There are definitely some situations where it is mandatory to enroll, but there are also many times that it is not required of you to enroll, AND there will not be a penalty involved. We know, hard to believe because you hear so much about the famous “Medicare penalty if you don’t do something correctly” Read on.
We’re going to address some of the most common situations and let’s see if you can identify your situation. If not? Call us and ask one of our advisors for assistance. Also note that this article won’t get into describing “what” Part A and Part B are.
As long as you are on a group plan provided to you through “active employment coverage” (meaning you are covered through your workplace or your spouse’s workplace insurance and that spouse is actively working), AND the employer has over 20 employees AND you PREFER to keep your employer insurance, you may do so. Absolutely verify with your human resources department that your coverage (including your prescription drug coverage) is what is called “creditable coverage” according to Medicare. If you get the all clear? You may stay enrolled into your group plan. You will not be penalized for a late enrollment into Medicare’s Part B.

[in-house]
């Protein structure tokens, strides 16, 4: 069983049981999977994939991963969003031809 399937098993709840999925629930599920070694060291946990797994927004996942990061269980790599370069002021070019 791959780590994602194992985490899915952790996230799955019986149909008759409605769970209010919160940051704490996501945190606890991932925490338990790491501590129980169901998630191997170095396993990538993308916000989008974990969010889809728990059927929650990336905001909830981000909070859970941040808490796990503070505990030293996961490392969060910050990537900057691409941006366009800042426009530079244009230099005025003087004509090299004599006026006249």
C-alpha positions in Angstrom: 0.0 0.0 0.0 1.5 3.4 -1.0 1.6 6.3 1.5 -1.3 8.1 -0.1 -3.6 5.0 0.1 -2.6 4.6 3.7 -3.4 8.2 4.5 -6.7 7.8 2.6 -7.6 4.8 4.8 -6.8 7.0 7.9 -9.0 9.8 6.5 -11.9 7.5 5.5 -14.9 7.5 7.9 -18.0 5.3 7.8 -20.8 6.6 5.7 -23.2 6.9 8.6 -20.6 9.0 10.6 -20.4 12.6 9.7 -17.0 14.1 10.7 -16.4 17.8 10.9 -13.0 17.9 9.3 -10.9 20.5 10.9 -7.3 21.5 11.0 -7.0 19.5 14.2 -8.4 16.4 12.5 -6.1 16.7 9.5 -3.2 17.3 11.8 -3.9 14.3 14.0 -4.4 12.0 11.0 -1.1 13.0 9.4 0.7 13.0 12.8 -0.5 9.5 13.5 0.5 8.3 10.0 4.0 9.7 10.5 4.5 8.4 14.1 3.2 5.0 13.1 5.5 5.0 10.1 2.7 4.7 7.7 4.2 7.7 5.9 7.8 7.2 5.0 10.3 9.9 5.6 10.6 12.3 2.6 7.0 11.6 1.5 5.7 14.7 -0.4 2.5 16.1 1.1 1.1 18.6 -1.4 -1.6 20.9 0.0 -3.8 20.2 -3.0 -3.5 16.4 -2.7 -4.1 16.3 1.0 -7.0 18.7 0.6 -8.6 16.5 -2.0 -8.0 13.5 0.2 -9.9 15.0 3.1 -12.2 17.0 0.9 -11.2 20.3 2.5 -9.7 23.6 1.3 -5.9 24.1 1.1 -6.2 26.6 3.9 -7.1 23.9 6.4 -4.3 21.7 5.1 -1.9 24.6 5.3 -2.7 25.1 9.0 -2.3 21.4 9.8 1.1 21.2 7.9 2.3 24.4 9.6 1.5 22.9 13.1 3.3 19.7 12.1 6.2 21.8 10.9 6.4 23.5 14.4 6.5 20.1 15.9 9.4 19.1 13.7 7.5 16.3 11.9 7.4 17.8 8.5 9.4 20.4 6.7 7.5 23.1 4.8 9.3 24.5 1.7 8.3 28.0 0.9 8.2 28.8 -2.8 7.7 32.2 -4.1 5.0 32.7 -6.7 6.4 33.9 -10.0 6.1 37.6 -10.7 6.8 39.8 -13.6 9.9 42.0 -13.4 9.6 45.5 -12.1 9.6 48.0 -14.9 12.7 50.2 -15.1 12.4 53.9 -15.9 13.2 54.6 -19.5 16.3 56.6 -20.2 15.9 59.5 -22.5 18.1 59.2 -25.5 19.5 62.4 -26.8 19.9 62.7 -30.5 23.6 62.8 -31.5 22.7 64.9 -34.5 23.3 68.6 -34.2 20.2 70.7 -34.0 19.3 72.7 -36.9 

How this relates to Part A of Medicare. If you stay on your group plan and you are on an HSA compatible plan and would like to continue contributing to that account, do NOT enroll in Medicare’s Part A. Part A is not considered a high deductible plan, thus it eliminates your ability to contribute. **Many people just sign up for Part A because “it’s free” or “I thought I had to.”
Caveat – if you are working AND collecting Social Security benefits prior to age 65, you will be automatically enrolled into Parts A and B. You will be required to keep Part A coverage with Medicare but you may rescind Part B coverage because you have your group insurance. Note that you will NOT want to contribute to the HSA any longer at that point if you are collecting your social security benefits.